Tuesday, August 1, 2017

#TXLEGE: House attempts spending spree (that will probably be unsuccessful)....

"Poverty and shame will come to him who disdains correction,
But he who regards a rebuke will be honored."
Proverbs 13:18

An optimist can argue that this was the first time during the special session that there was any organized floor pushback on anything and that the author of the second bill gutted his own bill via amendment.  A pessimist can argue that both bills passed overwhelmingly.  A realist can argue that the Senate approach is the only one that's going to get to the governor's desk and thus everything the house did today was pointless.

Today, the house voted out two bills related to teacher retirement; we'll address the bills in order.

  • HB 20 (Ashby): This bill would raid the rainy day fund to make an allegedly "one time" payment to the teacher retirement system.

    During his layout of the bill, Trent Ashby repeatedly tried to assure the members that there would never be another raid of the rainy day fund to prop up this program ever again; if you believe Ashby, we have mineral rights in South Texas that we would love to sell you.

    That being said, this was the first time there was actual pushback from members on any bill during the special session.  Bill Zedler had a good exchange with Ashby pointing out that the fund is financially unsustainable.  Matt Krause discussed the inappropriateness of using the rainy day fund for this purpose.

    Mike Schofield attempted to offer an amendment to draw from general revenue instead of the rainy day fund.  Straus went full dictator and ruled the amendment non-germane.  Schofield ultimately caved, but gave a long speech about how "he was only voting for the bill to get it to a conference committee."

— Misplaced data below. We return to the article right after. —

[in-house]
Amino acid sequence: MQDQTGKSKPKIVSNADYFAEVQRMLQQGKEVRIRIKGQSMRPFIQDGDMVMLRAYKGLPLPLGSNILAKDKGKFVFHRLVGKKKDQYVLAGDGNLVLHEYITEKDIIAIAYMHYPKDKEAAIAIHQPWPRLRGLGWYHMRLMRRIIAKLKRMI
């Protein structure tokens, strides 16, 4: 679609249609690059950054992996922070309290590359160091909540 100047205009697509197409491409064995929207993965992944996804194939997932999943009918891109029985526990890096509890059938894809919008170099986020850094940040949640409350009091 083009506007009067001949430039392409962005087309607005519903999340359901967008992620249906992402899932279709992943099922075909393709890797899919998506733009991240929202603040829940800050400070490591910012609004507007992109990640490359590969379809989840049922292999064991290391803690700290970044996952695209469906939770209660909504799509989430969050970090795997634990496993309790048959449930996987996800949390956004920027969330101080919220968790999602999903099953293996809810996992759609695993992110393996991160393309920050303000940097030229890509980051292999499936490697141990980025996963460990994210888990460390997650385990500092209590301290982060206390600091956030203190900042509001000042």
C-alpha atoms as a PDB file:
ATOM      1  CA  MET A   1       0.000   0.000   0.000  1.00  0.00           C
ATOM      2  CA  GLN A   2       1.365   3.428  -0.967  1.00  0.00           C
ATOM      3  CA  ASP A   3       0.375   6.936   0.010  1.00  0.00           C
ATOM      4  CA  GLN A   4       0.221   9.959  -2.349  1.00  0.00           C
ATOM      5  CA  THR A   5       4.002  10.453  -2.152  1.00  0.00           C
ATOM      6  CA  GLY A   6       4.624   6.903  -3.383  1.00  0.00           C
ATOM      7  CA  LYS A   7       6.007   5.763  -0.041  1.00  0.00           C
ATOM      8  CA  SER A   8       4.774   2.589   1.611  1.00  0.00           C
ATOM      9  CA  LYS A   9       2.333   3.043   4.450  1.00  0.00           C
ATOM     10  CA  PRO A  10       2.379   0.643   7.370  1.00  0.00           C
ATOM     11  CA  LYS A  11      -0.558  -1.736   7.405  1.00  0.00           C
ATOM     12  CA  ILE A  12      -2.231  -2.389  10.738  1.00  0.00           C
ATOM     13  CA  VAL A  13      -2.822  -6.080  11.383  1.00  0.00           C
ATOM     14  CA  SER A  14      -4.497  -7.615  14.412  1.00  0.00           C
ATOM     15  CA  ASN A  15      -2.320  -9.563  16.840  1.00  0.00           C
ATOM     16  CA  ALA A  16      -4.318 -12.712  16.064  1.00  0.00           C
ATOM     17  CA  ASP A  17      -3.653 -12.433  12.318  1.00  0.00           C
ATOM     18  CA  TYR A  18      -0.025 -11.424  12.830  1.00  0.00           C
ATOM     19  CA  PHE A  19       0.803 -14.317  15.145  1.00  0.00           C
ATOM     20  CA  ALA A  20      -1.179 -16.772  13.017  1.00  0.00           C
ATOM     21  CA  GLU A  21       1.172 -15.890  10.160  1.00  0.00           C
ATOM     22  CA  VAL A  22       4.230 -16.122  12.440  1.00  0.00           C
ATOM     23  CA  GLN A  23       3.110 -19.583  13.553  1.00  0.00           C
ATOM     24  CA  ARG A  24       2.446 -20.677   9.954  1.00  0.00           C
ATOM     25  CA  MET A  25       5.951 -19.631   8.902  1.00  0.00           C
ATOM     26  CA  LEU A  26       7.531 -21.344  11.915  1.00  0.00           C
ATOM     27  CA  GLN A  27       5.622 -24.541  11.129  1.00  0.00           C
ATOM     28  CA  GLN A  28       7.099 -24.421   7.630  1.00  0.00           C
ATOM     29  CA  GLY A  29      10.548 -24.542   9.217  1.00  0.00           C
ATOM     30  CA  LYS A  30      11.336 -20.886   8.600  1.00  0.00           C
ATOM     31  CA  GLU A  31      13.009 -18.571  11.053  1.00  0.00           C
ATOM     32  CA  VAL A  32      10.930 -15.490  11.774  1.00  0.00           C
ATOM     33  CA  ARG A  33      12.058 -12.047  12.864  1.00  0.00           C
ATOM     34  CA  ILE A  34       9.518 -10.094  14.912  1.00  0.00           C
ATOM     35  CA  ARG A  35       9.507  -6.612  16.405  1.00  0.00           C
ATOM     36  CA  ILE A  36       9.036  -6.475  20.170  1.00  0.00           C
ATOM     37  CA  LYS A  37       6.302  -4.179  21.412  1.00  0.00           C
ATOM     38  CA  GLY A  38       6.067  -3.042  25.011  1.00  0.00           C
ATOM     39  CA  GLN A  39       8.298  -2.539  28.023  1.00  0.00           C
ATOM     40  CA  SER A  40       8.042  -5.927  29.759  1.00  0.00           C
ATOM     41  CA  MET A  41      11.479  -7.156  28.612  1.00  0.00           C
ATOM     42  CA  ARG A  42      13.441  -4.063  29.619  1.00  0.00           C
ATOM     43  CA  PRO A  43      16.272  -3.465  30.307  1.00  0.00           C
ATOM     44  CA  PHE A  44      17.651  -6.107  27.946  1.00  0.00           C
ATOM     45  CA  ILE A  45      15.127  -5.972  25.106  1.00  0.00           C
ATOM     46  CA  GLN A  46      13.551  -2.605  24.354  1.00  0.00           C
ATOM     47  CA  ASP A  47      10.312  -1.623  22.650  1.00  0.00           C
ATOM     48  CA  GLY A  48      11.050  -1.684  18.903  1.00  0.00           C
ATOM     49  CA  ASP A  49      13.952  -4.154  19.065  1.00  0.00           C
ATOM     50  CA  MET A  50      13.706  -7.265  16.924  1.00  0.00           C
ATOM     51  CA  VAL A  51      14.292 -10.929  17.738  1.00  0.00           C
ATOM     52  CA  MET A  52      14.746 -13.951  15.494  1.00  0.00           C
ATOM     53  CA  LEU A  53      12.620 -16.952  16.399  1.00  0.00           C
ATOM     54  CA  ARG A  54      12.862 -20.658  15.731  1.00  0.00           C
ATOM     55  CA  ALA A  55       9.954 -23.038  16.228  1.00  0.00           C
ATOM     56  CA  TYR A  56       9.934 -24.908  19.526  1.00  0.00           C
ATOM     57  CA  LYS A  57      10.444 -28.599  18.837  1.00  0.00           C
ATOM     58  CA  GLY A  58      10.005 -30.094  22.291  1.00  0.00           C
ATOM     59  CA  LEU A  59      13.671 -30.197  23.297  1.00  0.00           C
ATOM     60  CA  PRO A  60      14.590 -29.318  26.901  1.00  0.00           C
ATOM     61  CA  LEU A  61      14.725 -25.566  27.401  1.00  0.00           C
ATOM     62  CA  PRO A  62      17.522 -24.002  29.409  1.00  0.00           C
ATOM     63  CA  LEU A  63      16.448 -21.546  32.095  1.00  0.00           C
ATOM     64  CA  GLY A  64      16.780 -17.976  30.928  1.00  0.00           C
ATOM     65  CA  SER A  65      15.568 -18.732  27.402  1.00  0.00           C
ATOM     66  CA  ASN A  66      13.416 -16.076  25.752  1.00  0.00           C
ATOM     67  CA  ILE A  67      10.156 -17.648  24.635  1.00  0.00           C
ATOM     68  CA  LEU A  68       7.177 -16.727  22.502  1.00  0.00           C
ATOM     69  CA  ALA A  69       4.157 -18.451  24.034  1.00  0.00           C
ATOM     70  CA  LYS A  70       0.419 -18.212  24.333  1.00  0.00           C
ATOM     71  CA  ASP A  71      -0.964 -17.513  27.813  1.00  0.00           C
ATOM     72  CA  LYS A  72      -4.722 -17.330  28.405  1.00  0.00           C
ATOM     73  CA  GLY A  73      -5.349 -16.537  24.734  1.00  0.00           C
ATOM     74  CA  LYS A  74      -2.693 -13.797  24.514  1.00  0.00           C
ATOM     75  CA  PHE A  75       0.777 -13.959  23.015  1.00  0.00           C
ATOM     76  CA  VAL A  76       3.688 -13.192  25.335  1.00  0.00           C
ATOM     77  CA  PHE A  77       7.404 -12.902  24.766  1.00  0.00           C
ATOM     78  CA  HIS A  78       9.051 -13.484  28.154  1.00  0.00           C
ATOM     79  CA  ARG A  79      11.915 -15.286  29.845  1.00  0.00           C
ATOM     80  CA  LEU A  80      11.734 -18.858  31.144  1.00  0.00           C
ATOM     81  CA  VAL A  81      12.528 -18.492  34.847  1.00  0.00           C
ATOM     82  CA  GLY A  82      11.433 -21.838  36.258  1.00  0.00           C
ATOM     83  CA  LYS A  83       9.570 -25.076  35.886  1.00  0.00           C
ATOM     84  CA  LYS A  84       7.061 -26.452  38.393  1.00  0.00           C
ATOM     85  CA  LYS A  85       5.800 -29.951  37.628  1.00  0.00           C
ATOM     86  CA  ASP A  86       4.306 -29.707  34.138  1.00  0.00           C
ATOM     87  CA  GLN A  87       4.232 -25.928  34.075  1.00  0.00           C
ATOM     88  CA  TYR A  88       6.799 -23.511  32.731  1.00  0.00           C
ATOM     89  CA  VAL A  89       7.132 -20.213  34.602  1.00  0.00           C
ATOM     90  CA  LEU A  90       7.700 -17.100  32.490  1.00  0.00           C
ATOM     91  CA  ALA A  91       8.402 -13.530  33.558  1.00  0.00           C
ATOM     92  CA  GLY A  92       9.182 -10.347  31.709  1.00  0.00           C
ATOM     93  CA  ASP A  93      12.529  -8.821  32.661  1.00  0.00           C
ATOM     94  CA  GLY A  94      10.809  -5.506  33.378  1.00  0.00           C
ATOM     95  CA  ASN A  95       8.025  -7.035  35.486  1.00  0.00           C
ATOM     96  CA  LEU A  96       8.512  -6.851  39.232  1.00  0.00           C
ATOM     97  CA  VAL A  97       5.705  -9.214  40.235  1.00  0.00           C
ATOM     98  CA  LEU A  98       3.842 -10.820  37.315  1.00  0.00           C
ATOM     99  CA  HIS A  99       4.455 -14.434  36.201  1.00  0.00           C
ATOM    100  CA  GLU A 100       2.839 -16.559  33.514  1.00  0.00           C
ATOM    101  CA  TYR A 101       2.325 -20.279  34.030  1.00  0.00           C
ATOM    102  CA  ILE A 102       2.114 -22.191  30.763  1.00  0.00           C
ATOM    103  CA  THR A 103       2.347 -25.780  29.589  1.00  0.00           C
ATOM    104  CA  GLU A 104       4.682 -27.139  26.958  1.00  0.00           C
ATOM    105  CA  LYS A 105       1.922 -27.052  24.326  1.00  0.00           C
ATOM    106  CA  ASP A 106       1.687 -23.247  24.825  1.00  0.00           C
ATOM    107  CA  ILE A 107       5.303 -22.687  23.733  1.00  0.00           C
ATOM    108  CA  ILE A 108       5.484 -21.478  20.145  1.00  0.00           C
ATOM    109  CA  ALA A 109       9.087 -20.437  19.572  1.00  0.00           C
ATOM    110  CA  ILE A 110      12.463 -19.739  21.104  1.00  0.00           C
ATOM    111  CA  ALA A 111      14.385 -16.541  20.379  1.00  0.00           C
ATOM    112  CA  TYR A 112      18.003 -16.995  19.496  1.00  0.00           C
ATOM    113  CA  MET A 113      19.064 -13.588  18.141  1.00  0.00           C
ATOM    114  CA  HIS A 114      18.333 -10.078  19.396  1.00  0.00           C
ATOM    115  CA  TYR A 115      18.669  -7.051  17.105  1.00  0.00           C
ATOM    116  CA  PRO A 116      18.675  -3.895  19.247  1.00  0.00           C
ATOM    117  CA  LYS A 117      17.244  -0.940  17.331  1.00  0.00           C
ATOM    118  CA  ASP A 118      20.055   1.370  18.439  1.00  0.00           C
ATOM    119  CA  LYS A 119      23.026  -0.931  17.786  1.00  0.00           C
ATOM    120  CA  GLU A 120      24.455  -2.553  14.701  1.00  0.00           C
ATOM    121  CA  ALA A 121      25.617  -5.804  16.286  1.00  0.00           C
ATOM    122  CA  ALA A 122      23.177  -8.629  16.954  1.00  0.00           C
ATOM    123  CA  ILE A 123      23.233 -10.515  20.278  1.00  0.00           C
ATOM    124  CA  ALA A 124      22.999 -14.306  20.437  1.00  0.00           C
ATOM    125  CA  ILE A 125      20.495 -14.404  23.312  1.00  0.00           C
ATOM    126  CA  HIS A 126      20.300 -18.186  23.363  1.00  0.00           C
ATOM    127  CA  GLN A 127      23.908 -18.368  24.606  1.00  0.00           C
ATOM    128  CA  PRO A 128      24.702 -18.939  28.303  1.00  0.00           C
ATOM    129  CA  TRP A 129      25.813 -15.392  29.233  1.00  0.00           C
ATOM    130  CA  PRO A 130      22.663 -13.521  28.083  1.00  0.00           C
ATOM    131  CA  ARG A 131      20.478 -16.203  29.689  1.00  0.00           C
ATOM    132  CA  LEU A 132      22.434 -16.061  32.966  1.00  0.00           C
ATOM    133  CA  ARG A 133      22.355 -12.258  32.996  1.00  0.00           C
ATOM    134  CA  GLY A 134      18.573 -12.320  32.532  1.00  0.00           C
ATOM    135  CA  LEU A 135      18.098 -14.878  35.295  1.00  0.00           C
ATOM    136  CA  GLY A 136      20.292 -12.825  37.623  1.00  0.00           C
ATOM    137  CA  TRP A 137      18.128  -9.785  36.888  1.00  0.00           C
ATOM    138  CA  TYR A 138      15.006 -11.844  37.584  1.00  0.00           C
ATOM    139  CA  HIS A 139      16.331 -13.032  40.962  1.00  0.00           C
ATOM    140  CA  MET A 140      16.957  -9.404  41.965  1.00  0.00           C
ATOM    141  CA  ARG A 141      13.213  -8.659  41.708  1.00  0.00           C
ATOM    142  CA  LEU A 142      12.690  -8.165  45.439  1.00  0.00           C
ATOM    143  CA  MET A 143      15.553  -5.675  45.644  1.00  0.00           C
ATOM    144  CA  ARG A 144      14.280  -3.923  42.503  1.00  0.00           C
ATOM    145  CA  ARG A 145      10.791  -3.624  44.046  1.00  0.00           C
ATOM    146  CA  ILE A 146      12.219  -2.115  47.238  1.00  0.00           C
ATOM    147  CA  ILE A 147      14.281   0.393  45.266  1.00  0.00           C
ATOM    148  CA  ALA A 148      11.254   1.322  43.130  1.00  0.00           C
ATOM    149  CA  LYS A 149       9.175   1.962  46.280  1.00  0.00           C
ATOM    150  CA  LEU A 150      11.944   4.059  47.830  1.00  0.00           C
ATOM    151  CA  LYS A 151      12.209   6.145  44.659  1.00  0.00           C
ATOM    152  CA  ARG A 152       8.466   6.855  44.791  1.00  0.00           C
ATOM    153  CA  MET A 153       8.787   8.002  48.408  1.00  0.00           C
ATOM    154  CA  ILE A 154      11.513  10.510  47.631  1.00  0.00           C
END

Speaking against the bill, Jonathan Stickland explained: "I think voting against this bill is voting against political maneuvering."

    Ultimately, the Freedom caucus (minus Jeff Leach) and Jim Murphy were the only one who voted no.

  • HB 80 (Darby): You know it's a bad sign when the bill author begins his layout by stating "the fund is not currently actuarially sound"...but that's how floor debate over this bill began.

    This bill was originally intended to give a cost of living increase to retired teachers.  Due to questions raised by members prior to the bill reaching the floor, Drew Darby offered an amendment to give "pre-permission" to do a cost of living adjustment "if the fund ever gets actuarially sound."  Essentially, the bill does nothing unless the fund sees freakishly good investment returns.

    Yvonne Davis called Darby's bill "disingenuous" and voted no.

That being said, we got an idea this afternoon for how we could find a fairly substantial chunk of change; it wouldn't fix all problems with the fund, but it would buy some time.

The teacher retirement fund has a gigantic office complex, on prime real estate, two blocks from the Capitol.  If the state were to sell the property for mixed use development, we suspect they could net at least $1 billion.  Whatever personnel are actually needed to manage the fund could be relocated to less expensive land somewhere in East Austin.

Bonus points that this plan would help add supply to address Austin's structural housing shortage:

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